Multi-Scale Amplitudes For Collider Physics

01 October 2023 → 30 September 2028
European funding: framework programme
Research disciplines
No data available
colider physics
Other information
Project description

The large amount of data that will be collected by experiments at the Large Hadron Collider in the coming years will lead to an
unprecedented increase in the precision of their measurements. To benefit from these precise measurements and improve our
understanding of the fundamental laws of physics, we must obtain a broad set of theoretical predictions to corresponding levels of
precision. Crucially, these predictions require the computation of multi-particle multi-scale two-loop scattering amplitudes involving
massive particles. This poses a formidable challenge that we are currently unable to meet.
In recent years, a new framework for the calculation of amplitudes has begun to emerge. Building on a deep understanding of the
physical and mathematical properties of the amplitudes, it uses numerical evaluations to constrain an Ansatz for the analytic form of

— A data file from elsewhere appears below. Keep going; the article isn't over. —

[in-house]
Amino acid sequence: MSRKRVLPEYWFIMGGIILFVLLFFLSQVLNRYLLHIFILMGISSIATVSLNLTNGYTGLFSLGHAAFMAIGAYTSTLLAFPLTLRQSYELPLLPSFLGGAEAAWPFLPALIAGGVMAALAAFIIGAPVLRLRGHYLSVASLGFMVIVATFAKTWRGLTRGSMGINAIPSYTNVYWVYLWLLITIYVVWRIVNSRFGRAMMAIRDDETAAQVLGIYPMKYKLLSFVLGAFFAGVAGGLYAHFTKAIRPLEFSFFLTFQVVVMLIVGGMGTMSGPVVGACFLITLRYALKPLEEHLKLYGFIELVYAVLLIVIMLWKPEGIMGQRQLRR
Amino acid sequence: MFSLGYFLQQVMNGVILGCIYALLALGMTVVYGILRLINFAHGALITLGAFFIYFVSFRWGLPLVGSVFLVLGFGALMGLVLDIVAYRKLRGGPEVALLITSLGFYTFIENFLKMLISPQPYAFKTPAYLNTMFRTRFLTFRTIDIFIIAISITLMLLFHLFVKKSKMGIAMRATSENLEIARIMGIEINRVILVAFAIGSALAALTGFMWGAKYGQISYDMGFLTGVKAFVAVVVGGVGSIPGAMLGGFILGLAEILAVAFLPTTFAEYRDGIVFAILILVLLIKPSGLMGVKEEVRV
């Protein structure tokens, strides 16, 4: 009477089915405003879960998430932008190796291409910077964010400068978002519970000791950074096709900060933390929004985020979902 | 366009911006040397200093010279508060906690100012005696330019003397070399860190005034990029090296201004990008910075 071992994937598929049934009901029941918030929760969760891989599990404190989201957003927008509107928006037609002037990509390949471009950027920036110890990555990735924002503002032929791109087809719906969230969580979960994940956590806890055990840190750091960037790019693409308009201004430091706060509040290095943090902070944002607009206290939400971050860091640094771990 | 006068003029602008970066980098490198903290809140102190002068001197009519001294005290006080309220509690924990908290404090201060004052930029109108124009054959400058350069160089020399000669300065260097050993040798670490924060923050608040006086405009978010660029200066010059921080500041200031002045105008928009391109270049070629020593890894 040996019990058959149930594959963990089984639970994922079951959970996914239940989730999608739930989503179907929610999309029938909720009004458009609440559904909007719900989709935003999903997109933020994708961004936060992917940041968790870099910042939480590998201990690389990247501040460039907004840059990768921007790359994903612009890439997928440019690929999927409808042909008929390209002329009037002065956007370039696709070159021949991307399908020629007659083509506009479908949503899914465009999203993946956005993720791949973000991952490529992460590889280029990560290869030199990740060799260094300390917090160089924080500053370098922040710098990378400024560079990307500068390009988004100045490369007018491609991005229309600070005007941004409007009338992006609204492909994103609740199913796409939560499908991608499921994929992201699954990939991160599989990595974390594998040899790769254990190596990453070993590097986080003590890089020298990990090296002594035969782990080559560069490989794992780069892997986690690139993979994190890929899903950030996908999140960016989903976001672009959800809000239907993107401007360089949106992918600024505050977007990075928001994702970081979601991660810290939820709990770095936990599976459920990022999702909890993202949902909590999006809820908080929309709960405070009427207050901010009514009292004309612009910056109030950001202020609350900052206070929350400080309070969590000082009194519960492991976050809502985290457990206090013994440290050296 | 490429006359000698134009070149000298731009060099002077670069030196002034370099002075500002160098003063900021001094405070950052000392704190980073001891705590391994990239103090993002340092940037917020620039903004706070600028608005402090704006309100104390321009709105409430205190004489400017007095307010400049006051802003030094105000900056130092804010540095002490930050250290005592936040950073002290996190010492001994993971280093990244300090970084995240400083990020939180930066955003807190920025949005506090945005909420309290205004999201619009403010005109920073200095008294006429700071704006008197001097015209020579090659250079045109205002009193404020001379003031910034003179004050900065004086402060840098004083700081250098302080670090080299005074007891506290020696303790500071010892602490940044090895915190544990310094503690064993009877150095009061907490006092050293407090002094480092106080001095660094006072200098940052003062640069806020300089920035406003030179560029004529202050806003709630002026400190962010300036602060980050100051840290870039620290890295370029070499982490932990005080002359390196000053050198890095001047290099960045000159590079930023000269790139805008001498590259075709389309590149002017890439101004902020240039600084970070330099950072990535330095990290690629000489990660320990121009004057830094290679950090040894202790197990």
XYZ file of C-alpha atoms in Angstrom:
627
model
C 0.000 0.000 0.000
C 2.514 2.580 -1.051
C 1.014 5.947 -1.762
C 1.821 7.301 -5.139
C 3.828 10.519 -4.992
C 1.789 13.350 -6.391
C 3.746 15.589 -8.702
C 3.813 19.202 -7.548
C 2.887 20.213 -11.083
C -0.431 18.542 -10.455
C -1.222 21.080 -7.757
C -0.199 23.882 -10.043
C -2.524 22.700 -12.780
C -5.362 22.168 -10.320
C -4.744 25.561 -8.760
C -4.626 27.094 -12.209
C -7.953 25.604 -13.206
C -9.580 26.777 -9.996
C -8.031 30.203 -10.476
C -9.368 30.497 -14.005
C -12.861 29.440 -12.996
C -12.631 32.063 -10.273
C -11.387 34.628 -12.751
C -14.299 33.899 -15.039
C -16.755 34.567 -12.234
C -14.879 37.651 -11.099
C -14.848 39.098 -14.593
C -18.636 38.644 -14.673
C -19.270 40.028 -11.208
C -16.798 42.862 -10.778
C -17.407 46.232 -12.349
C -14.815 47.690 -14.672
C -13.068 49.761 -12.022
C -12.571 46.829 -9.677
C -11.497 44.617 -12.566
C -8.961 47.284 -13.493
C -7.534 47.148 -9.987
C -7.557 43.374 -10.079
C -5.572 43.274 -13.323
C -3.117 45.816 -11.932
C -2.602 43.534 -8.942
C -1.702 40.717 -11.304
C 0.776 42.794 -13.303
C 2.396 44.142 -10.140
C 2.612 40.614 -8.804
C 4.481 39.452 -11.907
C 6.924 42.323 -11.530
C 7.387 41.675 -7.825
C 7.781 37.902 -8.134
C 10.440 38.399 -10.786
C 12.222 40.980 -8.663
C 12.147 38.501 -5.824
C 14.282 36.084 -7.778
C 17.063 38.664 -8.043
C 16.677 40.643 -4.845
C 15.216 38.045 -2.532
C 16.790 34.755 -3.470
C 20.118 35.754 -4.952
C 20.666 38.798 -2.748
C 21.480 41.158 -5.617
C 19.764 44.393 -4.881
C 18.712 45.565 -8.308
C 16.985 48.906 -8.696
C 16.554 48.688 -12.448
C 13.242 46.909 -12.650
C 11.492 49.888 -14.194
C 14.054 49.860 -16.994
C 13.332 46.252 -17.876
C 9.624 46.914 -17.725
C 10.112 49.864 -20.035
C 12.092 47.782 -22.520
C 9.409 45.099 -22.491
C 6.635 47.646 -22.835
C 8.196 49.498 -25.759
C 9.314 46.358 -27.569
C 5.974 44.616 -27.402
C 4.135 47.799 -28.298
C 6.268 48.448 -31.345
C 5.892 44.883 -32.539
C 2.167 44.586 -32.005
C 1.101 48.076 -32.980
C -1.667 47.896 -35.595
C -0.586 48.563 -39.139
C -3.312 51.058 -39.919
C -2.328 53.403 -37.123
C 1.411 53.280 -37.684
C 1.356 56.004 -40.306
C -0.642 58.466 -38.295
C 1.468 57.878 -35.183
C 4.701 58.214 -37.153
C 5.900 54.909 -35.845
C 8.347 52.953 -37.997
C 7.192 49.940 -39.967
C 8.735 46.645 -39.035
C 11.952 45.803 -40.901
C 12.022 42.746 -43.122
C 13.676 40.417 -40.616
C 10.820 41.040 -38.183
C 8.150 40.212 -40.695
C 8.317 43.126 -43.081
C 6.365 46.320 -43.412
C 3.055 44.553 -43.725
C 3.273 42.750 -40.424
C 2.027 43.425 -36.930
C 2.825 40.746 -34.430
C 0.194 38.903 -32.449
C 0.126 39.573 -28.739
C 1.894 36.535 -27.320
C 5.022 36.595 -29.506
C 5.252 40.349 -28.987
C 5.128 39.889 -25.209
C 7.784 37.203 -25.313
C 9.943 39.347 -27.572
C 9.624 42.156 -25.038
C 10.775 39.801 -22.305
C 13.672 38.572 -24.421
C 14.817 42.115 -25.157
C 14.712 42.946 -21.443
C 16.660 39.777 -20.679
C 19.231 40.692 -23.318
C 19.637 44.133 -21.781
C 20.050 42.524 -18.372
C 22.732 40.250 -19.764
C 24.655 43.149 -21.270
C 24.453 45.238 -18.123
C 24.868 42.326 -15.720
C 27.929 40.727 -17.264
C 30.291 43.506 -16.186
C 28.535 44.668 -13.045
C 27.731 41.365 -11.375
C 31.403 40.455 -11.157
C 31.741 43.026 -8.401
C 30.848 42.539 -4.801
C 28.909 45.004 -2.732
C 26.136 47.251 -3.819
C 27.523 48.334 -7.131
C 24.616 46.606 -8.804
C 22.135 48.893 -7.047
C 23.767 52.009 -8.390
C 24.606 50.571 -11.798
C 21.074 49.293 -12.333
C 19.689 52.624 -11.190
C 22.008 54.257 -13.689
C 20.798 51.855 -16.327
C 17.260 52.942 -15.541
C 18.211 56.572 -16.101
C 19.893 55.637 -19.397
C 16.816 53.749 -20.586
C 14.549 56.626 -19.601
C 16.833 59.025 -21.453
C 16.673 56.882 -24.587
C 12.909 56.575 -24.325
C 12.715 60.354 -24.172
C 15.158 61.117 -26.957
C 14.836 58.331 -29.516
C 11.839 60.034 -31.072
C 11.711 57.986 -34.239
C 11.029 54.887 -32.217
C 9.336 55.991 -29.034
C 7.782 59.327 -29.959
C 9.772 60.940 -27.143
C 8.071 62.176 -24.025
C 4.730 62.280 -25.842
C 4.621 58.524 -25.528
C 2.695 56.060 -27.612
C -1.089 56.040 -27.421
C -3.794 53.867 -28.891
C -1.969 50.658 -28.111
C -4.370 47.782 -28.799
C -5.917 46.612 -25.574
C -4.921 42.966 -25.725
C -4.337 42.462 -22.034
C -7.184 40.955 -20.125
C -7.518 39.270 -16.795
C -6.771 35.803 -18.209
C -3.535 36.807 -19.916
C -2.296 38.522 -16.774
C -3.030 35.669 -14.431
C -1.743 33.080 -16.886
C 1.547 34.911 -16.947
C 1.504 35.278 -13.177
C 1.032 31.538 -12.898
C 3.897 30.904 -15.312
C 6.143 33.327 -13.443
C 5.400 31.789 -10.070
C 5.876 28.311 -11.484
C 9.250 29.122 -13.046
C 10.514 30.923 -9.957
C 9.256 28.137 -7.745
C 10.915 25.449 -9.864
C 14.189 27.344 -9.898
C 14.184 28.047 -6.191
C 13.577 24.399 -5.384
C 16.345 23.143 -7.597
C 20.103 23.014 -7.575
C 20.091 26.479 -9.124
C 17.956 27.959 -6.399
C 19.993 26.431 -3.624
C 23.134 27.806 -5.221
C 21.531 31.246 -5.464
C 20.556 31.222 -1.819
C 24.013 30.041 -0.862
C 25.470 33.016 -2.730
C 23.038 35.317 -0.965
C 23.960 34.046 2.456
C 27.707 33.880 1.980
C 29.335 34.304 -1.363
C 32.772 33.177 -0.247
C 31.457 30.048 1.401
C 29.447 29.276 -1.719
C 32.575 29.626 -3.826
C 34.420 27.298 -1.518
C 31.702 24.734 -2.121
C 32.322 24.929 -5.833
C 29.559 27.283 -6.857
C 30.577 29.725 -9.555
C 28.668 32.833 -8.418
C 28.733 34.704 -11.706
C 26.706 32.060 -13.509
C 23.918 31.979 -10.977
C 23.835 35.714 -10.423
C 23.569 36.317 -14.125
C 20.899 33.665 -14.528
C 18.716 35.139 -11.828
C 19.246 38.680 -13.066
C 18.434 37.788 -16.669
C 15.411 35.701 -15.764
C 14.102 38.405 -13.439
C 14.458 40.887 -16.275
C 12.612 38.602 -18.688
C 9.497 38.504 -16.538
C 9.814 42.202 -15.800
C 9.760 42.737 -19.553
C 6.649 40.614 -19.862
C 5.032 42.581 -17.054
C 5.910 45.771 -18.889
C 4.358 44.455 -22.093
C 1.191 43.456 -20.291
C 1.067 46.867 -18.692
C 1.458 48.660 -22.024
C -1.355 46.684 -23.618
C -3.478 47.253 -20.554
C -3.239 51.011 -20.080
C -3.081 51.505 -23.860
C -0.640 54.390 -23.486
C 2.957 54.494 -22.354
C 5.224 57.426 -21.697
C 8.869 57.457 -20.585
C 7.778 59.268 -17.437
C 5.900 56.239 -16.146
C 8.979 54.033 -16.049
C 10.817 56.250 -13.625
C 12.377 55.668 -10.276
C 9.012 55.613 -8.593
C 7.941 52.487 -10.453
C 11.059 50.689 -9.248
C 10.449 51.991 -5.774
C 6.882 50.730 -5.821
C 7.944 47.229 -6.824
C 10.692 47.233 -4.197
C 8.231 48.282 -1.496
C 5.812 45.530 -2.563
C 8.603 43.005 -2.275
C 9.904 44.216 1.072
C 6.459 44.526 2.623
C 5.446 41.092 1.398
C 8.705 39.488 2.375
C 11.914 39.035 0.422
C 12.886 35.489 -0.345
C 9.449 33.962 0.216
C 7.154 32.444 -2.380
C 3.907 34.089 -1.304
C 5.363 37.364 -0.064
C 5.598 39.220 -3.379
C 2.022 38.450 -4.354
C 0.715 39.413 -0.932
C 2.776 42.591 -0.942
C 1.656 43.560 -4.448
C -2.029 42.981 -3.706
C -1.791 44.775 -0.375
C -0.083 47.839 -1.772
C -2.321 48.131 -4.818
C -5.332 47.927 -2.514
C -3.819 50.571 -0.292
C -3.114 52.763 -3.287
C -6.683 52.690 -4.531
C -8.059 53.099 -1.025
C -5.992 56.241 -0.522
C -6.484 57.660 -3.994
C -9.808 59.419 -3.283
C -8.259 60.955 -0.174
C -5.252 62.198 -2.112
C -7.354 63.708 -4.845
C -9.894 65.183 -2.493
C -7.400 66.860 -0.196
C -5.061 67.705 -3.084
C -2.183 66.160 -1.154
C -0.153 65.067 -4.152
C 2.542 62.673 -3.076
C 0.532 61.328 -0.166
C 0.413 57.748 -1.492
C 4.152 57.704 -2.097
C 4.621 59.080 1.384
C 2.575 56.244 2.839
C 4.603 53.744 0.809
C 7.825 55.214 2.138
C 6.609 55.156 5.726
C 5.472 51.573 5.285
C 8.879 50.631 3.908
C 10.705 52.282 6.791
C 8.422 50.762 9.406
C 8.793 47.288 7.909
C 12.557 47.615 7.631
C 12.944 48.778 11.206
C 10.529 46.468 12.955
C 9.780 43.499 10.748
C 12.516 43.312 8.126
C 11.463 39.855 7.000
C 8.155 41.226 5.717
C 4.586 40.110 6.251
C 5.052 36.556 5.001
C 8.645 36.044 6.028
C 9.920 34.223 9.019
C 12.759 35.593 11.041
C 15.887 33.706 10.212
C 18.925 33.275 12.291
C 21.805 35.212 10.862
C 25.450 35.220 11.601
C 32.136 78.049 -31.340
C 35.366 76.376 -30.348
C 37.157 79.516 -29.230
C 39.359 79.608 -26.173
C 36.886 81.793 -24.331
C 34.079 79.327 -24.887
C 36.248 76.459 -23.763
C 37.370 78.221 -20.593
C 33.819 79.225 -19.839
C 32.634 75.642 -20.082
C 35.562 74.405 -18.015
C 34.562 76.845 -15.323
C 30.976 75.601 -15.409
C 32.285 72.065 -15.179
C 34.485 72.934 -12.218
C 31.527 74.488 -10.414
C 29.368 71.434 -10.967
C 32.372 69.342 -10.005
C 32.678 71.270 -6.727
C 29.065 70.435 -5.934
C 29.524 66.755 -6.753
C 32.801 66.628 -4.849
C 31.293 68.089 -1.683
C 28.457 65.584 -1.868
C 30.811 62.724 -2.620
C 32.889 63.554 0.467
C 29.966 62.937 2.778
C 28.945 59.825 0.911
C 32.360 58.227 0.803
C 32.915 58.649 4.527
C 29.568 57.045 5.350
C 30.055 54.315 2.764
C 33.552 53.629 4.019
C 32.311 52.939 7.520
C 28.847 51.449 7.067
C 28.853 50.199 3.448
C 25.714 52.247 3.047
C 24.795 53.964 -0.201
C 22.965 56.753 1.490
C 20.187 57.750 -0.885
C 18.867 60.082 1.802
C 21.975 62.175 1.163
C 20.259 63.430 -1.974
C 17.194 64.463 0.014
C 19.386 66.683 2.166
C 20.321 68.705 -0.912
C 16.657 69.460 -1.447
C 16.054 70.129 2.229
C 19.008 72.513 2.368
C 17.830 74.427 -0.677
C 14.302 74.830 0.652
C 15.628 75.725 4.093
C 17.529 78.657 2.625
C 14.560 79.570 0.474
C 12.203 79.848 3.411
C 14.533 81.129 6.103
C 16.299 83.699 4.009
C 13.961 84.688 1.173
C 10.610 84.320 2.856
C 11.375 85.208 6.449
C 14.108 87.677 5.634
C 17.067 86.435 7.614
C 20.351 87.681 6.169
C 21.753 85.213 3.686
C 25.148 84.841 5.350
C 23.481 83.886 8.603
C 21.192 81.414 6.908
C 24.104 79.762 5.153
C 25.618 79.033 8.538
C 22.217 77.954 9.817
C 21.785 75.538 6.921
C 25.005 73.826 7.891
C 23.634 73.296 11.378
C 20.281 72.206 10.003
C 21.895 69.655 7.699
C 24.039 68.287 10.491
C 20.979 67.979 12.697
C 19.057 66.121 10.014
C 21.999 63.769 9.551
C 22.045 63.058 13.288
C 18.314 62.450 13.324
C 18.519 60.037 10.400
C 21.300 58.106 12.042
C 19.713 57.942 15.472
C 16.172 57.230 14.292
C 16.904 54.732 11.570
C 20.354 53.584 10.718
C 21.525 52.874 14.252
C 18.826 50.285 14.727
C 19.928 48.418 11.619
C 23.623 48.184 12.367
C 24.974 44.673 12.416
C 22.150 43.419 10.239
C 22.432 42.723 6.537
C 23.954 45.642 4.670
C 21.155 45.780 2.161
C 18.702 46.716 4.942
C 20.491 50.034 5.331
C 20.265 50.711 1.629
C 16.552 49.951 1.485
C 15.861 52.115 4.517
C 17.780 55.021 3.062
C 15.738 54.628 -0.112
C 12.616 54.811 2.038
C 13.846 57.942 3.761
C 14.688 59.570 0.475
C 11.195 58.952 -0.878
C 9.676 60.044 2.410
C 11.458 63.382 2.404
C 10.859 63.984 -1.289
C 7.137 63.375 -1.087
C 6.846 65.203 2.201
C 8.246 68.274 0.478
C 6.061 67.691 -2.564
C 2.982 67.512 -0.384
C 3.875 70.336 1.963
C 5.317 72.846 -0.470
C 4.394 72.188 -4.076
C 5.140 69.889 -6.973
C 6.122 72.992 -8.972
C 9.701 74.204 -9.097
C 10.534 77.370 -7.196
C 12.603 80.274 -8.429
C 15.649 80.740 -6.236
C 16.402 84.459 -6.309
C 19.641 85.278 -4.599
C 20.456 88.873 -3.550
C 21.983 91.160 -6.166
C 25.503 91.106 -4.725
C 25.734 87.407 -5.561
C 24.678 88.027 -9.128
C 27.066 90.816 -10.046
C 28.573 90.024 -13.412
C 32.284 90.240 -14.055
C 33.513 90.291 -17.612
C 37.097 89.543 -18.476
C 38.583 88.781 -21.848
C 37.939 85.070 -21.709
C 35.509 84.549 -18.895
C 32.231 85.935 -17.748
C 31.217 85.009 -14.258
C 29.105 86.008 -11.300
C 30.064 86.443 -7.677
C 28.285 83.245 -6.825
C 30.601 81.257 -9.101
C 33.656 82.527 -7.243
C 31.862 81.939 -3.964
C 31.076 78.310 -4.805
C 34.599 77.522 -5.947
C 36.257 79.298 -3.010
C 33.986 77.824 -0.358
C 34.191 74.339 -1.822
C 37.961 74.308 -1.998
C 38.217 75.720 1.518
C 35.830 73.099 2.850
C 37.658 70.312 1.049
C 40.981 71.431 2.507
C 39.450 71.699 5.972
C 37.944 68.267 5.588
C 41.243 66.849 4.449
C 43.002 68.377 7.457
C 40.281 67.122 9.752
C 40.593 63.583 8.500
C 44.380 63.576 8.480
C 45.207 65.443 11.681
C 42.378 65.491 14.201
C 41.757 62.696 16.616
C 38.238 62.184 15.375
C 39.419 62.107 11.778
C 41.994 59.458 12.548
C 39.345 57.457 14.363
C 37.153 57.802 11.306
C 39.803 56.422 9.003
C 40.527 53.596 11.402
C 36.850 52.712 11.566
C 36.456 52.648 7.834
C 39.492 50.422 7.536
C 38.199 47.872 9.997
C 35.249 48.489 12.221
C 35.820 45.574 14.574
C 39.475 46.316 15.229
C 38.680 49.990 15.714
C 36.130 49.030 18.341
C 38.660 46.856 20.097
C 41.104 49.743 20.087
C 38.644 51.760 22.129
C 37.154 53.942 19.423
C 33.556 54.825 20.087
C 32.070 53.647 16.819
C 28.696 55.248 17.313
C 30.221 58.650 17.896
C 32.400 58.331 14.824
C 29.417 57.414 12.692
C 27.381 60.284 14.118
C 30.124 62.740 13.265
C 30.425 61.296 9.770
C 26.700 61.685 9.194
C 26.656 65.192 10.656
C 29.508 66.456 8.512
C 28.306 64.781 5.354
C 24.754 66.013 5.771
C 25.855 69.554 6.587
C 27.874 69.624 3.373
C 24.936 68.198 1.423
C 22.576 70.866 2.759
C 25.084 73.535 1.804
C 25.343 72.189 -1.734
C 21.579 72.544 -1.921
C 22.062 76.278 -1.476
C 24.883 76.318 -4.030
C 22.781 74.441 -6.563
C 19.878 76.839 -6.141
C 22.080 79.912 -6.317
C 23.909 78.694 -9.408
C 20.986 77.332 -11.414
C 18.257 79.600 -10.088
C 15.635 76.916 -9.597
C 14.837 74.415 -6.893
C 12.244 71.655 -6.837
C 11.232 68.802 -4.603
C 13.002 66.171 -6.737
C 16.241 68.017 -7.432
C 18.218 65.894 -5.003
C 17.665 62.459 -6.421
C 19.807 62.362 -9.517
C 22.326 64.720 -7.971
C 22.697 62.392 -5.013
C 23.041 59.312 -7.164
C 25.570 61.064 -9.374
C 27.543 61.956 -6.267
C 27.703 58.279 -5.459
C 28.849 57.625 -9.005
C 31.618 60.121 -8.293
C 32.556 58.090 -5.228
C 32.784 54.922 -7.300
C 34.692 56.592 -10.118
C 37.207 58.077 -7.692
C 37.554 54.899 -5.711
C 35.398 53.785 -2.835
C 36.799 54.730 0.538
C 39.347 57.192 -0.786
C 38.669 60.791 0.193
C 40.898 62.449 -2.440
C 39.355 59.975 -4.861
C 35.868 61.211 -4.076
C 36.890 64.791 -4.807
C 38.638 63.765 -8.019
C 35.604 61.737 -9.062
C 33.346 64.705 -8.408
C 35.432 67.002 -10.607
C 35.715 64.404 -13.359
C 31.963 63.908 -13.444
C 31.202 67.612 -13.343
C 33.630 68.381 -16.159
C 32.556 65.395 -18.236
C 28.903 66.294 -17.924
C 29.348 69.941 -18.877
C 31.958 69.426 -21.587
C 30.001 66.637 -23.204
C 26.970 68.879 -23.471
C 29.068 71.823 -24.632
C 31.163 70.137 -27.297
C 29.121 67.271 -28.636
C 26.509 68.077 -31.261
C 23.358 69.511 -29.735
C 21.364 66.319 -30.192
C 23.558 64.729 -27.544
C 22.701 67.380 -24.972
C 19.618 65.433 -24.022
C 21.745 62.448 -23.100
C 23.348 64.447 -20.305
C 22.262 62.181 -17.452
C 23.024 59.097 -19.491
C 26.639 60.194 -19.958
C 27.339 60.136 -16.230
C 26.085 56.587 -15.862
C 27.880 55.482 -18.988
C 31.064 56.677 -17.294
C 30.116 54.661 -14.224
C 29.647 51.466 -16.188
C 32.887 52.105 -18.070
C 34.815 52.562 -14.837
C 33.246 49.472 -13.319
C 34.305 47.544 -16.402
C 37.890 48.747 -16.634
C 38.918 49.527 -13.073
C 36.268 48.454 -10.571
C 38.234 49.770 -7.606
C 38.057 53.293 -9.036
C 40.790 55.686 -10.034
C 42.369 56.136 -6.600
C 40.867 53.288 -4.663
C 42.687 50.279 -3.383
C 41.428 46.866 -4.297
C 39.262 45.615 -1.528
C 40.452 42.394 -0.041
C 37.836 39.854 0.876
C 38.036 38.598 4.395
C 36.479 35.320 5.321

the amplitude.
Working in this framework, MultiScaleAmp will redefine the state of the art in multi-scale two-loop amplitude calculation by singling
out the main bottlenecks in current approaches. In particular, it will make use of geometric and mathematical tools to understand the
analytic structures which underpin the amplitudes, and introduce techniques which can handle a number of scales beyond the reach
of current approaches. This will lead to a wide set of two-loop amplitude calculations, triggering a new era of theoretical precision.
In summary, MultiScaleAmp will make revolutionary conceptual developments in multi-scale amplitude computations, and usher in a
new era of precision at hadron colliders. It will deliver:
1. Novel approaches for the computation of multi-scale Feynman integrals.
2. New techniques for the computation of two-loop amplitudes with many scales.
3. The necessary two-loop amplitudes for the production at hadron colliders of jets in association
with heavy particles such as Higgs bosons, top quarks or vectors bosons.

Funded by the European Union. Views and opinions expressed are however those of the author(s) only and do not necessarily reflect those of the European Union or the European Research Council Executive Agency (ERCEA). Neither the European Union nor the authority can be held responsible for them.